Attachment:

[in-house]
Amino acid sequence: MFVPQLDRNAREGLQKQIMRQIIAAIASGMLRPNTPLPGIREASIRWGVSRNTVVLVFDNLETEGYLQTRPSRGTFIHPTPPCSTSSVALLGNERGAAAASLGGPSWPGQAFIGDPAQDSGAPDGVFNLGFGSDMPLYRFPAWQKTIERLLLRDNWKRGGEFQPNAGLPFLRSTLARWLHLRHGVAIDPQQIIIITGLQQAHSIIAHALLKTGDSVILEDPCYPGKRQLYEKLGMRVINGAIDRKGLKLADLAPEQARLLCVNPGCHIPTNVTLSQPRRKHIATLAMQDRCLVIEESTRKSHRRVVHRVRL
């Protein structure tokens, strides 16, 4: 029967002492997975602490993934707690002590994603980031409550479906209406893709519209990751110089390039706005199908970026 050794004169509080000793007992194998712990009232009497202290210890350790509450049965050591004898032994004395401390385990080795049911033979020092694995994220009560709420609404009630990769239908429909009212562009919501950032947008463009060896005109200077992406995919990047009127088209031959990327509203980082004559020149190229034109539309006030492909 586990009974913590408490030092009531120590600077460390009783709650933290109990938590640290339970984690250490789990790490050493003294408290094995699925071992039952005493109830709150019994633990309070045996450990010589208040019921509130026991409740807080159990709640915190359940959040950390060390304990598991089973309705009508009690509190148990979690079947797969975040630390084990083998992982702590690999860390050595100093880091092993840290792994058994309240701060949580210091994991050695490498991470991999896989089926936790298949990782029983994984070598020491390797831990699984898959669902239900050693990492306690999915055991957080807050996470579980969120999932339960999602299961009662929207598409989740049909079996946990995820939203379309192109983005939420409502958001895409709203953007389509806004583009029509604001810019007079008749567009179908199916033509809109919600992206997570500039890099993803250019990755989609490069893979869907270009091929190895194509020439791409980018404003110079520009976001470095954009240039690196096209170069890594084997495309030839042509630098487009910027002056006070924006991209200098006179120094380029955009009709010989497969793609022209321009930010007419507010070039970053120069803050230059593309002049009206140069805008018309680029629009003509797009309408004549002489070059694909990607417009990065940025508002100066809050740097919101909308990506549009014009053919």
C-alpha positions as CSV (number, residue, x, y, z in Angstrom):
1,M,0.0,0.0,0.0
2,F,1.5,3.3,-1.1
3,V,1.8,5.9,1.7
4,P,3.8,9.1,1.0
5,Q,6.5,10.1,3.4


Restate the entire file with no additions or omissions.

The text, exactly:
[in-house]
Amino acid sequence: MFVPQLDRNAREGLQKQIMRQIIAAIASGMLRPNTPLPGIREASIRWGVSRNTVVLVFDNLETEGYLQTRPSRGTFIHPTPPCSTSSVALLGNERGAAAASLGGPSWPGQAFIGDPAQDSGAPDGVFNLGFGSDMPLYRFPAWQKTIERLLLRDNWKRGGEFQPNAGLPFLRSTLARWLHLRHGVAIDPQQIIIITGLQQAHSIIAHALLKTGDSVILEDPCYPGKRQLYEKLGMRVINGAIDRKGLKLADLAPEQARLLCVNPGCHIPTNVTLSQPRRKHIATLAMQDRCLVIEESTRKSHRRVVHRVRL
């Protein structure tokens, strides 16, 4: 029967002492997975602490993934707690002590994603980031409550479906209406893709519209990751110089390039706005199908970026 050794004169509080000793007992194998712990009232009497202290210890350790509450049965050591004898032994004395401390385990080795049911033979020092694995994220009560709420609404009630990769239908429909009212562009919501950032947008463009060896005109200077992406995919990047009127088209031959990327509203980082004559020149190229034109539309006030492909 586990009974913590408490030092009531120590600077460390009783709650933290109990938590640290339970984690250490789990790490050493003294408290094995699925071992039952005493109830709150019994633990309070045996450990010589208040019921509130026991409740807080159990709640915190359940959040950390060390304990598991089973309705009508009690509190148990979690079947797969975040630390084990083998992982702590690999860390050595100093880091092993840290792994058994309240701060949580210091994991050695490498991470991999896989089926936790298949990782029983994984070598020491390797831990699984898959669902239900050693990492306690999915055991957080807050996470579980969120999932339960999602299961009662929207598409989740049909079996946990995820939203379309192109983005939420409502958001895409709203953007389509806004583009029509604001810019007079008749567009179908199916033509809109919600992206997570500039890099993803250019990755989609490069893979869907270009091929190895194509020439791409980018404003110079520009976001470095954009240039690196096209170069890594084997495309030839042509630098487009910027002056006070924006991209200098006179120094380029955009009709010989497969793609022209321009930010007419507010070039970053120069803050230059593309002049009206140069805008018309680029629009003509797009309408004549002489070059694909990607417009990065940025508002100066809050740097919101909308990506549009014009053919």
C-alpha positions as CSV (number, residue, x, y, z in Angstrom):
1,M,0.0,0.0,0.0
2,F,1.5,3.3,-1.1
3,V,1.8,5.9,1.7
4,P,3.8,9.1,1.0
5,Q,6.5,10.1,3.4